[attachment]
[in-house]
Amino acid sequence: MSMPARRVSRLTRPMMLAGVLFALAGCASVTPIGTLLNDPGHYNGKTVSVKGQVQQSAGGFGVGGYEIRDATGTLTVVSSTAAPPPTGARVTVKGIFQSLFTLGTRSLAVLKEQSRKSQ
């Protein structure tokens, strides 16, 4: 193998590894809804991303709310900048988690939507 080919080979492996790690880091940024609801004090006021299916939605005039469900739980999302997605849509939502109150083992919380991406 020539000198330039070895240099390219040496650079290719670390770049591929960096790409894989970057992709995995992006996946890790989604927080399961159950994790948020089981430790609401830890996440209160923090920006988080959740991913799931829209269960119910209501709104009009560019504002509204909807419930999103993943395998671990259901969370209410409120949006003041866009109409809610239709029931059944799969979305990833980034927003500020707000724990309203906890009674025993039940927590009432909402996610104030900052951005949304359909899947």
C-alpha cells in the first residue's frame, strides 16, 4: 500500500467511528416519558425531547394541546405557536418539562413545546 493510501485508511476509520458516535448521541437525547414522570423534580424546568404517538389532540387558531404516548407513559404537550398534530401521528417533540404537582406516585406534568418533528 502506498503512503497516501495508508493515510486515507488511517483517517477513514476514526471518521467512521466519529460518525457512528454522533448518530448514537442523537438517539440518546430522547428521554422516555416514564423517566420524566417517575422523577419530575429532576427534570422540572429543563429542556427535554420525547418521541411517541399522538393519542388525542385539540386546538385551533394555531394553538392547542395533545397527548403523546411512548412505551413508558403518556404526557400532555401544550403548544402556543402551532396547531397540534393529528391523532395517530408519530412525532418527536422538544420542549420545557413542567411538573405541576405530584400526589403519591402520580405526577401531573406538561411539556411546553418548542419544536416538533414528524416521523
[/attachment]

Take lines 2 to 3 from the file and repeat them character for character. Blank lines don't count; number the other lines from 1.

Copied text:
Amino acid sequence: MSMPARRVSRLTRPMMLAGVLFALAGCASVTPIGTLLNDPGHYNGKTVSVKGQVQQSAGGFGVGGYEIRDATGTLTVVSSTAAPPPTGARVTVKGIFQSLFTLGTRSLAVLKEQSRKSQ
């Protein structure tokens, strides 16, 4: 193998590894809804991303709310900048988690939507 080919080979492996790690880091940024609801004090006021299916939605005039469900739980999302997605849509939502109150083992919380991406 020539000198330039070895240099390219040496650079290719670390770049591929960096790409894989970057992709995995992006996946890790989604927080399961159950994790948020089981430790609401830890996440209160923090920006988080959740991913799931829209269960119910209501709104009009560019504002509204909807419930999103993943395998671990259901969370209410409120949006003041866009109409809610239709029931059944799969979305990833980034927003500020707000724990309203906890009674025993039940927590009432909402996610104030900052951005949304359909899947």